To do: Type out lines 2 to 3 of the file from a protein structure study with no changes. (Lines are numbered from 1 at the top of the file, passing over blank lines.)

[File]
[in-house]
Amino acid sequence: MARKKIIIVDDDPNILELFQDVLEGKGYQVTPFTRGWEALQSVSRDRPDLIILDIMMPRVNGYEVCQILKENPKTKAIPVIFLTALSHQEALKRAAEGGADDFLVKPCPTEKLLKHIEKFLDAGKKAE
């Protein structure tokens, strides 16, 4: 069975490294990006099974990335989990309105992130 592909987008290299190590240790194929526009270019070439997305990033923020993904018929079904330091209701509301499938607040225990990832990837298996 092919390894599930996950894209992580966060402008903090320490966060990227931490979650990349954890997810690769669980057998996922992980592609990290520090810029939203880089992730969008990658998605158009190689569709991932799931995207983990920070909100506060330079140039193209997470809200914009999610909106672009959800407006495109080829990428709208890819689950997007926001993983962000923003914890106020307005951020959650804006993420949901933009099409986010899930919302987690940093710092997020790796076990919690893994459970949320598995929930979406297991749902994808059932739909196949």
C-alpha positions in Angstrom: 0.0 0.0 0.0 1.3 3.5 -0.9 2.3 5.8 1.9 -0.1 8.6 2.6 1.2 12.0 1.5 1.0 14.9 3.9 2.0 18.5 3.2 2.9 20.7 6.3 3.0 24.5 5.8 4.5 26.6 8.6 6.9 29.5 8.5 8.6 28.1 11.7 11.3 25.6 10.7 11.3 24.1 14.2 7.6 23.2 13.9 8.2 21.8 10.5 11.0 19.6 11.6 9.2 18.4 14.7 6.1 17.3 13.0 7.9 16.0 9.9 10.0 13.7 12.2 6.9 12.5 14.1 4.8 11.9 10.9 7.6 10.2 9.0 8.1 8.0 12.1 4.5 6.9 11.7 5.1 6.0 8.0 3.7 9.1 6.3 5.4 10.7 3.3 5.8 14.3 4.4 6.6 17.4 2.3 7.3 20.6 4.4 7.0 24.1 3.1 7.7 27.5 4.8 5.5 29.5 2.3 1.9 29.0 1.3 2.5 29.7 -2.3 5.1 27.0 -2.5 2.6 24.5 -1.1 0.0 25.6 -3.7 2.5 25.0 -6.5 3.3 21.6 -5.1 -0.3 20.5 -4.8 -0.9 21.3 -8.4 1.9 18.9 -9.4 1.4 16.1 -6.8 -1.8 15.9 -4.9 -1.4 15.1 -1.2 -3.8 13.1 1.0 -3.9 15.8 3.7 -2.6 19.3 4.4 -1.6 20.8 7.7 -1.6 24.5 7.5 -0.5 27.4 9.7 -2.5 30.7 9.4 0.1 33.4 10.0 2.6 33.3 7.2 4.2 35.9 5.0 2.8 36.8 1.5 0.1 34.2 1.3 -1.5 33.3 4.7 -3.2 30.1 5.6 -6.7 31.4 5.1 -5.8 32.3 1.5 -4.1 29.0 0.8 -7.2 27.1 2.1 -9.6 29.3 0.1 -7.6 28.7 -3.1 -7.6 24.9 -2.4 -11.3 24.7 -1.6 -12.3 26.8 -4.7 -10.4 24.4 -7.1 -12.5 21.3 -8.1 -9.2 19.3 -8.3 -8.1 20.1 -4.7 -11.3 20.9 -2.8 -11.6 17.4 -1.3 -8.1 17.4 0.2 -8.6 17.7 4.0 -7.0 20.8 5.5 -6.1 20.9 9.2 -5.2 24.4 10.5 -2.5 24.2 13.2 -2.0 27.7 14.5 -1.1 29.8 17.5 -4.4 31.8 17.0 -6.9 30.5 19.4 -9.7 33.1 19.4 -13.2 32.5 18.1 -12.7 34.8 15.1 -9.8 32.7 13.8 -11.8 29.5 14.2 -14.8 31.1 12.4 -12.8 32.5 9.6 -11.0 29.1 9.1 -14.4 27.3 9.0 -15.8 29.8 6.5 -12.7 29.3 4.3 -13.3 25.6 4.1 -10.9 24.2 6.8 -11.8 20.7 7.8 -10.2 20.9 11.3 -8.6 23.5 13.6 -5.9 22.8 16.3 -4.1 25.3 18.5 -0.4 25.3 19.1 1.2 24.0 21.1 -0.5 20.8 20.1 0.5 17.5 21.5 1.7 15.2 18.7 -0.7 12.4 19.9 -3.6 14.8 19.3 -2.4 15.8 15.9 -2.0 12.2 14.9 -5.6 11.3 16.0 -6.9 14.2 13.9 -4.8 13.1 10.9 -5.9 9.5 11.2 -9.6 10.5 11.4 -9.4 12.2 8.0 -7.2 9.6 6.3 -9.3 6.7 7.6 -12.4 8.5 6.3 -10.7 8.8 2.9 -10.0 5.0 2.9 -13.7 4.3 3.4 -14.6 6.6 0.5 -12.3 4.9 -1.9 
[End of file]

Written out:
Amino acid sequence: MARKKIIIVDDDPNILELFQDVLEGKGYQVTPFTRGWEALQSVSRDRPDLIILDIMMPRVNGYEVCQILKENPKTKAIPVIFLTALSHQEALKRAAEGGADDFLVKPCPTEKLLKHIEKFLDAGKKAE
């Protein structure tokens, strides 16, 4: 069975490294990006099974990335989990309105992130 592909987008290299190590240790194929526009270019070439997305990033923020993904018929079904330091209701509301499938607040225990990832990837298996 092919390894599930996950894209992580966060402008903090320490966060990227931490979650990349954890997810690769669980057998996922992980592609990290520090810029939203880089992730969008990658998605158009190689569709991932799931995207983990920070909100506060330079140039193209997470809200914009999610909106672009959800407006495109080829990428709208890819689950997007926001993983962000923003914890106020307005951020959650804006993420949901933009099409986010899930919302987690940093710092997020790796076990919690893994459970949320598995929930979406297991749902994808059932739909196949």